Modelling the impact of emotion dysregulation and event centrality on posttraumatic distress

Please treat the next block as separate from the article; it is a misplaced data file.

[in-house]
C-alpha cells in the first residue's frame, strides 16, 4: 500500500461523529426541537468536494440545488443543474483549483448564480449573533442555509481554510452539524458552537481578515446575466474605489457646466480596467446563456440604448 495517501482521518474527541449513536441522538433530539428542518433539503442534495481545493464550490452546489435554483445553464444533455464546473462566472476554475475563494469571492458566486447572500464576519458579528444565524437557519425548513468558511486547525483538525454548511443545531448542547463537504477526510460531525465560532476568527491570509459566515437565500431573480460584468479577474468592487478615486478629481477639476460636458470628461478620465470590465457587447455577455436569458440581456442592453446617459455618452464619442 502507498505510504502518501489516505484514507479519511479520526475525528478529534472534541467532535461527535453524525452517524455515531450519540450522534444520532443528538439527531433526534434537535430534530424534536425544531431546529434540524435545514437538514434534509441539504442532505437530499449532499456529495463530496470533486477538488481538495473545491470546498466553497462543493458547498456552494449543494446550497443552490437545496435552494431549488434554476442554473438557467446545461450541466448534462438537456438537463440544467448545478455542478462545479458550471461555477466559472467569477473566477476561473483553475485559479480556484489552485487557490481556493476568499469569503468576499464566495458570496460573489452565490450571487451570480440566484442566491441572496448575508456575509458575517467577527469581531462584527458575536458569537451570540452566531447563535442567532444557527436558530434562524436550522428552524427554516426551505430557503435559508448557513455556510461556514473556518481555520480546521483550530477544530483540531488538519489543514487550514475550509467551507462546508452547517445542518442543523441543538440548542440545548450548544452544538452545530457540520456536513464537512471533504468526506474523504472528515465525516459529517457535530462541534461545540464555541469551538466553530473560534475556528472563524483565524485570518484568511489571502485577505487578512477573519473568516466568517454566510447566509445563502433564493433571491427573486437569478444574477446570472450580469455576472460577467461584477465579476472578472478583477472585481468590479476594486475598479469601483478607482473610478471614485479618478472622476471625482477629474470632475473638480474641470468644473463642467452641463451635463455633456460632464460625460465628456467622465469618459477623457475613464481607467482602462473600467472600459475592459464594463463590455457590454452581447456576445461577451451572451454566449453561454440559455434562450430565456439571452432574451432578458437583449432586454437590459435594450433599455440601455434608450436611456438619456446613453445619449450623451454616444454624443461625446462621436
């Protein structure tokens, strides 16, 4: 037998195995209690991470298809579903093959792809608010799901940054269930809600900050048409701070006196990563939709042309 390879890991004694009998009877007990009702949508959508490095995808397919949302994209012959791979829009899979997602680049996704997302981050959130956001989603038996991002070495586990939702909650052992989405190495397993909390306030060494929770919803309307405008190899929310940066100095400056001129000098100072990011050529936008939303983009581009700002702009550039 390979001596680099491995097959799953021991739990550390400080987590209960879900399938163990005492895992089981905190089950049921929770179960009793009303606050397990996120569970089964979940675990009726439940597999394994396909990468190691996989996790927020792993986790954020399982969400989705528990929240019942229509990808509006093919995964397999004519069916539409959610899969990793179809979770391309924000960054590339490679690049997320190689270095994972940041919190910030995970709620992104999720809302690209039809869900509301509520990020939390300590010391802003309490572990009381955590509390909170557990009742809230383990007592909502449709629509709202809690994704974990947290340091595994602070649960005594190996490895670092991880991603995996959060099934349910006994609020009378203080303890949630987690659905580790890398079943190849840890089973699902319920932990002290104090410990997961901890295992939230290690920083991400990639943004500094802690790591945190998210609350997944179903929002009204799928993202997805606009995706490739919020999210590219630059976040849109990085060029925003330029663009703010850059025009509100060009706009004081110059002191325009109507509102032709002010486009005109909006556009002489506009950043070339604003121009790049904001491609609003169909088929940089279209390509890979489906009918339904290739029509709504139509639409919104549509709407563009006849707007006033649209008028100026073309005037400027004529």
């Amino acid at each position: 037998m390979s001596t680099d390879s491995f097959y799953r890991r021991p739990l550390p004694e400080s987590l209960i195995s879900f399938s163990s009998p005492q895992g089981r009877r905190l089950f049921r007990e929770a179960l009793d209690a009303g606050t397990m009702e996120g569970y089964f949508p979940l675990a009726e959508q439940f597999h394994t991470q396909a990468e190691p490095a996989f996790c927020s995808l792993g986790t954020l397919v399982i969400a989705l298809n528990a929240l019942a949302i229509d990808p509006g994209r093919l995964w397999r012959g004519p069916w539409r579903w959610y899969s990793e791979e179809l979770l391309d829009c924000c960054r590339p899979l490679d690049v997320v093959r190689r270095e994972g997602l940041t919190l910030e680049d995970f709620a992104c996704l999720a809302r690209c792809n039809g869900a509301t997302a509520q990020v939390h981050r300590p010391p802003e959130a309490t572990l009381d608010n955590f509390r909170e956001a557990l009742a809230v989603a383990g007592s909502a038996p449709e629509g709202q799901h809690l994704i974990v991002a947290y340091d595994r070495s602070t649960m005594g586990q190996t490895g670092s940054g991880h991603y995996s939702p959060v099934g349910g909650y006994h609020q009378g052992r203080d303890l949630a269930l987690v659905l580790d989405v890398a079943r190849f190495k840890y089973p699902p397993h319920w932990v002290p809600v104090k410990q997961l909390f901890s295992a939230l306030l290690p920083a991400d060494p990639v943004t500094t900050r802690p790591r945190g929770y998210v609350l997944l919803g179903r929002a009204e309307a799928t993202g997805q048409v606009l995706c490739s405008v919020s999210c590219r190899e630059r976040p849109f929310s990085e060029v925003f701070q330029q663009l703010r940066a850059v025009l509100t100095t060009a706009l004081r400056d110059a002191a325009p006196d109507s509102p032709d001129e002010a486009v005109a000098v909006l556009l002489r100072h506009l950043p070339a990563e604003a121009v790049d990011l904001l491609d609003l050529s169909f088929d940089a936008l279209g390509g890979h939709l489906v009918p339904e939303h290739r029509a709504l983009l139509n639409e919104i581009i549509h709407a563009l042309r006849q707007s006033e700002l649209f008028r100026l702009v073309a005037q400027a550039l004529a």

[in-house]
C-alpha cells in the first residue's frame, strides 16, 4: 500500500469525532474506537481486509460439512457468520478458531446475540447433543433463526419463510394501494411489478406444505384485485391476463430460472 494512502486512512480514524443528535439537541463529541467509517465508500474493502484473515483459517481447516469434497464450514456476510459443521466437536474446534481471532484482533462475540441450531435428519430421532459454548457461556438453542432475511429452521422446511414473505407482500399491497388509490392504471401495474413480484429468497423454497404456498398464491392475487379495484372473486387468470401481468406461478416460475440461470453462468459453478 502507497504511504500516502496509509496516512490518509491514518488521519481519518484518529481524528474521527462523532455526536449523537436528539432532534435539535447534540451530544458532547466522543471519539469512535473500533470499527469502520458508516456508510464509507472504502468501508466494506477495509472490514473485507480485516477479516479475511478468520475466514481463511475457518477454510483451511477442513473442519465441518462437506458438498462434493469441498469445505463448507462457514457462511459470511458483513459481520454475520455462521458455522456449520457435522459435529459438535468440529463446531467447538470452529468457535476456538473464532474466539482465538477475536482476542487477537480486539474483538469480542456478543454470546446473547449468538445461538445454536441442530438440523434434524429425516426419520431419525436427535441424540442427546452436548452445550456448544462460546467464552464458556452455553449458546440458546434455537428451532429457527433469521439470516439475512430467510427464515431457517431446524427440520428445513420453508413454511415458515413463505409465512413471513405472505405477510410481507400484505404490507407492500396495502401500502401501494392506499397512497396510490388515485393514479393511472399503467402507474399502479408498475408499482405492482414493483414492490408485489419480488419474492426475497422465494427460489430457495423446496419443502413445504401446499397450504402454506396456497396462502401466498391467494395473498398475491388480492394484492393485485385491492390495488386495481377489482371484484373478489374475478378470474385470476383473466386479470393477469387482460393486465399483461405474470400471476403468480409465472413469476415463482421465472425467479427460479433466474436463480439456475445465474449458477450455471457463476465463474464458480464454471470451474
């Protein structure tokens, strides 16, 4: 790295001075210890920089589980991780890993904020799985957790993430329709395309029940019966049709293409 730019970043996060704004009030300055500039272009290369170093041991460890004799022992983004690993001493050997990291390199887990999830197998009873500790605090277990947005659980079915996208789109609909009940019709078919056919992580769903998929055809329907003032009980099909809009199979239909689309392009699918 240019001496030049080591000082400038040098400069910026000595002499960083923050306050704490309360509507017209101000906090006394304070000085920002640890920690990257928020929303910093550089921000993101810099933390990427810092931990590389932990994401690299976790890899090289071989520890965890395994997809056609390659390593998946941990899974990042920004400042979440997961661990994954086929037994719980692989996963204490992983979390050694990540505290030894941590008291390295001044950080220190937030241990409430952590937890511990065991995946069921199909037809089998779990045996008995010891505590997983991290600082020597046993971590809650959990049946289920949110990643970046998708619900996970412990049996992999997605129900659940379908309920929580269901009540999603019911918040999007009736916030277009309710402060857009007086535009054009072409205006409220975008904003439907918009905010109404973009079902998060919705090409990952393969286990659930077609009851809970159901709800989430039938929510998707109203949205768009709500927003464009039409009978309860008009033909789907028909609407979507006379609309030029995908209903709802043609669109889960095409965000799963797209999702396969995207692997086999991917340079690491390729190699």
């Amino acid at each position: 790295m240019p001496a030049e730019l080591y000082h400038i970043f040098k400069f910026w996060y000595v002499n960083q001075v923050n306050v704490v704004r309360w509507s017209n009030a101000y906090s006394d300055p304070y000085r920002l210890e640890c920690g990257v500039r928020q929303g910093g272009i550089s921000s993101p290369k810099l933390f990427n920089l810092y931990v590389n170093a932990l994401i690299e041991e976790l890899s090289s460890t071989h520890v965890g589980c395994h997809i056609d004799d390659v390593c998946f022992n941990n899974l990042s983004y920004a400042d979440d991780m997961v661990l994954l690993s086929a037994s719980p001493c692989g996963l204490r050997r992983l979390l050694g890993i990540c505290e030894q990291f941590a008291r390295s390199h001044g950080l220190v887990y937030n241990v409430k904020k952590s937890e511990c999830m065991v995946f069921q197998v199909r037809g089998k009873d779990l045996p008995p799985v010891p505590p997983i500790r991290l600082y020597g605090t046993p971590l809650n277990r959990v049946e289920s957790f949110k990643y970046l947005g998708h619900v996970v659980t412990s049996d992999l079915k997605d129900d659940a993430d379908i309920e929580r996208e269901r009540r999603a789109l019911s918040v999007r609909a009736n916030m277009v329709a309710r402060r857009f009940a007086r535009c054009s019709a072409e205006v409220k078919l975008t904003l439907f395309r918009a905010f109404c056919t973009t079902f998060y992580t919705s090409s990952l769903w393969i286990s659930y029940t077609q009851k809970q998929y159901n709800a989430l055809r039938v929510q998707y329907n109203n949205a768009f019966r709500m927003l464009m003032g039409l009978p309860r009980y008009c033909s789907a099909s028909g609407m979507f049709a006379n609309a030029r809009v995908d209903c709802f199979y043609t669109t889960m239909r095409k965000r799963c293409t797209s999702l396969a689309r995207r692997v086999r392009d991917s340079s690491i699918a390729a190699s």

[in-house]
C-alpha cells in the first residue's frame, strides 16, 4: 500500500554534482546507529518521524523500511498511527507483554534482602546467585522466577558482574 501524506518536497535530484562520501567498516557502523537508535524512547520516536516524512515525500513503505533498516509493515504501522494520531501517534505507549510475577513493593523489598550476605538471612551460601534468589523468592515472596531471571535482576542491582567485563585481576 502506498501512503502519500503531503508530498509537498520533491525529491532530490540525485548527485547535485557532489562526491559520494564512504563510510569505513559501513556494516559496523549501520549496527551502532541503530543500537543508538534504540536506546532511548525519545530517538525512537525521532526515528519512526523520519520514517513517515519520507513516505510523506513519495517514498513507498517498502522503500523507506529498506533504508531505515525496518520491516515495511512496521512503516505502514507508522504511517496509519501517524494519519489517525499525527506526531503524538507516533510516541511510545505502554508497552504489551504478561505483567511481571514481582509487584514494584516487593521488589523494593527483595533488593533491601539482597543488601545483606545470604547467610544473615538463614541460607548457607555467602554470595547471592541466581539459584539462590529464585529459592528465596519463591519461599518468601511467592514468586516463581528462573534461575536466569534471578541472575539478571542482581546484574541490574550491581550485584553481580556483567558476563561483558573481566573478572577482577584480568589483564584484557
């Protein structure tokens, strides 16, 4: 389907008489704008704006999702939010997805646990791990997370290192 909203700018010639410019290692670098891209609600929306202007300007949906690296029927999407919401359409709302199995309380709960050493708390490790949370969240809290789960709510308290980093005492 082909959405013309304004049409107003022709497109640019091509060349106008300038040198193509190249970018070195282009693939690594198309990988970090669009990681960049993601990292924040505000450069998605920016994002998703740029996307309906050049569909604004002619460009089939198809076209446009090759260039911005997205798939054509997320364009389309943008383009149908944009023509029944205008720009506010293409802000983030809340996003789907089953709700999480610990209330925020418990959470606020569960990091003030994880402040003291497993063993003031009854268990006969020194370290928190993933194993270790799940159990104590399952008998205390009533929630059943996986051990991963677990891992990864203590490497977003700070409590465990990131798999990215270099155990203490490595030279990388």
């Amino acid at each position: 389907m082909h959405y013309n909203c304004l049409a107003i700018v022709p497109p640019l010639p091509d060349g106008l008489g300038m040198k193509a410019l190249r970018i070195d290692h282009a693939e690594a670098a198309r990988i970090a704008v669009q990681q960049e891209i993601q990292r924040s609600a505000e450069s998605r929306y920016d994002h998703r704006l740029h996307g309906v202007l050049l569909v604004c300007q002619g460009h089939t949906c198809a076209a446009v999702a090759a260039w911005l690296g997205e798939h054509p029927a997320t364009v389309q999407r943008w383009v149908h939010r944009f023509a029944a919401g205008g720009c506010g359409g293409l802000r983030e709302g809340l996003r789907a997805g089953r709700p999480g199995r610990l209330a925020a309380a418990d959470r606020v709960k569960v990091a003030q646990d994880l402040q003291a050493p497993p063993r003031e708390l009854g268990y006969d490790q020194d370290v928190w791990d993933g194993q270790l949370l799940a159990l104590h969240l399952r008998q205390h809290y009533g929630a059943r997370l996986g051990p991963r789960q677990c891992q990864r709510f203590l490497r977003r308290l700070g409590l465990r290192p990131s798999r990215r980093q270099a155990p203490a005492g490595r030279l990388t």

Posttraumatic stress disorder (PTSD) is the most frequent of the common psychopathological responses to trauma and is known to increase risk of comorbid mental health difficulties, physical health issues, and impaired psychosocial functioning. An increasing body of research has directed efforts to understand PTSD within the context of emotion regulation, a multidimensional construct that encapsulates one’s ability to identify, monitor, and evaluate emotional experiences, as well as to regulate these in a manner that enables the individual to reach and maintain goals against contextual demands. Cognitive models of PTSD provide a complementary framework to understand the mechanisms through which emotion regulation influences the development of PTSD. According to these models, there is a cognitive pathway to posttraumatic distress, via generation of new (or strengthening of previous) appraisals of the world as predominantly dangerous, and the self as predominantly incompetent. Emotional distress emerges when these appraisals are incongruent to valued individual goals. Alongside these processes, core PTSD symptoms, such as intrusions, reflect underlying cognitive processes aimed at integrating incongruent trauma-related appraisals with prior appraisals regarding the world and the self. Within such models information processing acts to down-regulate posttraumatic distress and symptomatology by resolving discrepancies between pre-trauma and post-trauma beliefs, and by restoring a sense of the world as relatively safe, and of the self as relatively competent. Empirical evidence has demonstrated the association of both emotion regulation and trauma-related beliefs with PTSD and highlighted the presence of pronounced emotion dysregulation and negative appraisals among individuals exposed to interpersonal trauma during early stages of life, emphasizing the influence of developmental factors (e.g. attachment) upon these processes. This is consistent with propositions from contemporary developmental theories of emotion regulation and their impact in terms of self-related and interpersonal responses to trauma. The main aim of this thesis was to model the differential impact of different types of stressors on PTSD, as mediated by emotion dysregulation and appraisal processes. This was conducted in both online community (Study I) and clinical (Study II) samples. In doing so, the thesis sought to expand the application of mediation modelling of posttraumatic distress, to concurrently investigate in a single path analysis model the unique contribution of different types of stressors to mechanisms involved in posttraumatic response. The first chapter of the thesis presents an overview of contemporary issues in the presentation and aetiology of PTSD, and the debate surrounding the merit of using narrowly defined criteria to differentiate between traumatic and non-traumatic stressors when considering a diagnosis for PTSD. Thereafter, Chapter 2 presents an overview of the main cognitive and emotion-focussed models of PTSD presentation and maintenance, leading into the justification for the empirical studies. Three different types of stressors were examined; interpersonal adversity (experiences of abuse and neglect), non-interpersonal trauma, and non-traumatic stressors that did not involve abuse or neglect. This distinction enabled empirical investigation of the impact of non-traumatic stressors (which do not meet diagnostic criteria for trauma) as potential predictors of posttraumatic distress. Drawing from the aforementioned theoretical and empirical contributions, a path model for the association of trauma exposure to posttraumatic distress was constructed, with emotion dysregulation and event centrality (the latter indicating dominance of stressor-related appraisals) as mediators. Chapter 3 presents the underlying methodology for the empirical studies, procedures used, the measurement battery, and planned analyses. In line with cognitive models of PTSD, the modelling assumed a serial mediation form, with emotion dysregulation specified to impact on event centrality. Chapters 4 and 5 presents the results of the modelling. Hypotheses were investigated in two cross-sectional studies, applied to an online community sample (N = 375; Chapter 4); and a clinical sample of individuals receiving treatment for PTSD and other trauma related presentations (N = 106; Chapter 5) sample respectively. Both studies indicated the significance of the serial mediation process through emotion dysregulation and event centrality. However, there was contrasting evidence relevant to the contribution of each type of stressor to the mediation model. The online community study indicated significant mediation pathways for both interpersonal adversity and non-traumatic stressors, and significant direct effects from traumatic stressors and non-traumatic stressors on posttraumatic distress. In contrast, results from the clinical sample indicated that interpersonal adversity was the only stressor with direct effects on emotion dysregulation, event centrality, and posttraumatic distress, and the only one to initiate indirect pathways to posttraumatic distress through both mediators. Finally, in Chapter 6 (Discussion) these results are contextualised with reference to the presentation of PTSD and the core psychological mechanisms introduced in Chapters 1 and 2. In particular, the findings illustrate the need to be more critical of strictly defined criteria for trauma to inform healthcare provision, and the potential merit of intensifying efforts to prevent interpersonal adversity during early years of life, given it was the only predictor in both studies shown to predict risk for posttraumatic distress through emotion dysregulation.